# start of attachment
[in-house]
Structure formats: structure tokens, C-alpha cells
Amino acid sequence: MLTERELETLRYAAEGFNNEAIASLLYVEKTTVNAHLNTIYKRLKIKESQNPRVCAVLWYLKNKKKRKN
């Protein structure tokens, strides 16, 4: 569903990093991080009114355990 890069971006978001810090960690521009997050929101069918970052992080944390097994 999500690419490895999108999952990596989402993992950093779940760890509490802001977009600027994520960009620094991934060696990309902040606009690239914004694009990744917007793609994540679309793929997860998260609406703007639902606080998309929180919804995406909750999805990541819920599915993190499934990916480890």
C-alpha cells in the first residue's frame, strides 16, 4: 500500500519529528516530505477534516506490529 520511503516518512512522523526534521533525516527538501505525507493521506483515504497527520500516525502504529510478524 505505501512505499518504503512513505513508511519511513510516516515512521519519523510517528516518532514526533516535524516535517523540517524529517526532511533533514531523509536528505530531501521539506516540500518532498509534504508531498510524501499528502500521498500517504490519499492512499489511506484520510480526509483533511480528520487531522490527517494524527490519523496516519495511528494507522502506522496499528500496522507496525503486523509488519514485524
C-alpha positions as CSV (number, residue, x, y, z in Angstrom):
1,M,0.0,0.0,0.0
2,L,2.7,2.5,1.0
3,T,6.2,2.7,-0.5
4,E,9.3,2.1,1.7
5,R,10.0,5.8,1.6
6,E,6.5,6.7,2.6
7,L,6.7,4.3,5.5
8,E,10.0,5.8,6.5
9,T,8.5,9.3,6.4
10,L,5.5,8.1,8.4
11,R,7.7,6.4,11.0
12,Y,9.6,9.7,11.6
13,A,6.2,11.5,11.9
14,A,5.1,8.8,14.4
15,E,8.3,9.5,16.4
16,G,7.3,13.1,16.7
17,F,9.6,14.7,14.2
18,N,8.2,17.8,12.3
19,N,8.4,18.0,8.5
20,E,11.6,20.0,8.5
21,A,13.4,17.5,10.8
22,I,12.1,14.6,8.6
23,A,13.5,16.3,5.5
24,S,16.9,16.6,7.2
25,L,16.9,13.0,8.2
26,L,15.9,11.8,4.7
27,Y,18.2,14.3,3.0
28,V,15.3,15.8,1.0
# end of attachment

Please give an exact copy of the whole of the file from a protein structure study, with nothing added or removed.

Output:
[in-house]
Structure formats: structure tokens, C-alpha cells
Amino acid sequence: MLTERELETLRYAAEGFNNEAIASLLYVEKTTVNAHLNTIYKRLKIKESQNPRVCAVLWYLKNKKKRKN
């Protein structure tokens, strides 16, 4: 569903990093991080009114355990 890069971006978001810090960690521009997050929101069918970052992080944390097994 999500690419490895999108999952990596989402993992950093779940760890509490802001977009600027994520960009620094991934060696990309902040606009690239914004694009990744917007793609994540679309793929997860998260609406703007639902606080998309929180919804995406909750999805990541819920599915993190499934990916480890």
C-alpha cells in the first residue's frame, strides 16, 4: 500500500519529528516530505477534516506490529 520511503516518512512522523526534521533525516527538501505525507493521506483515504497527520500516525502504529510478524 505505501512505499518504503512513505513508511519511513510516516515512521519519523510517528516518532514526533516535524516535517523540517524529517526532511533533514531523509536528505530531501521539506516540500518532498509534504508531498510524501499528502500521498500517504490519499492512499489511506484520510480526509483533511480528520487531522490527517494524527490519523496516519495511528494507522502506522496499528500496522507496525503486523509488519514485524
C-alpha positions as CSV (number, residue, x, y, z in Angstrom):
1,M,0.0,0.0,0.0
2,L,2.7,2.5,1.0
3,T,6.2,2.7,-0.5
4,E,9.3,2.1,1.7
5,R,10.0,5.8,1.6
6,E,6.5,6.7,2.6
7,L,6.7,4.3,5.5
8,E,10.0,5.8,6.5
9,T,8.5,9.3,6.4
10,L,5.5,8.1,8.4
11,R,7.7,6.4,11.0
12,Y,9.6,9.7,11.6
13,A,6.2,11.5,11.9
14,A,5.1,8.8,14.4
15,E,8.3,9.5,16.4
16,G,7.3,13.1,16.7
17,F,9.6,14.7,14.2
18,N,8.2,17.8,12.3
19,N,8.4,18.0,8.5
20,E,11.6,20.0,8.5
21,A,13.4,17.5,10.8
22,I,12.1,14.6,8.6
23,A,13.5,16.3,5.5
24,S,16.9,16.6,7.2
25,L,16.9,13.0,8.2
26,L,15.9,11.8,4.7
27,Y,18.2,14.3,3.0
28,V,15.3,15.8,1.0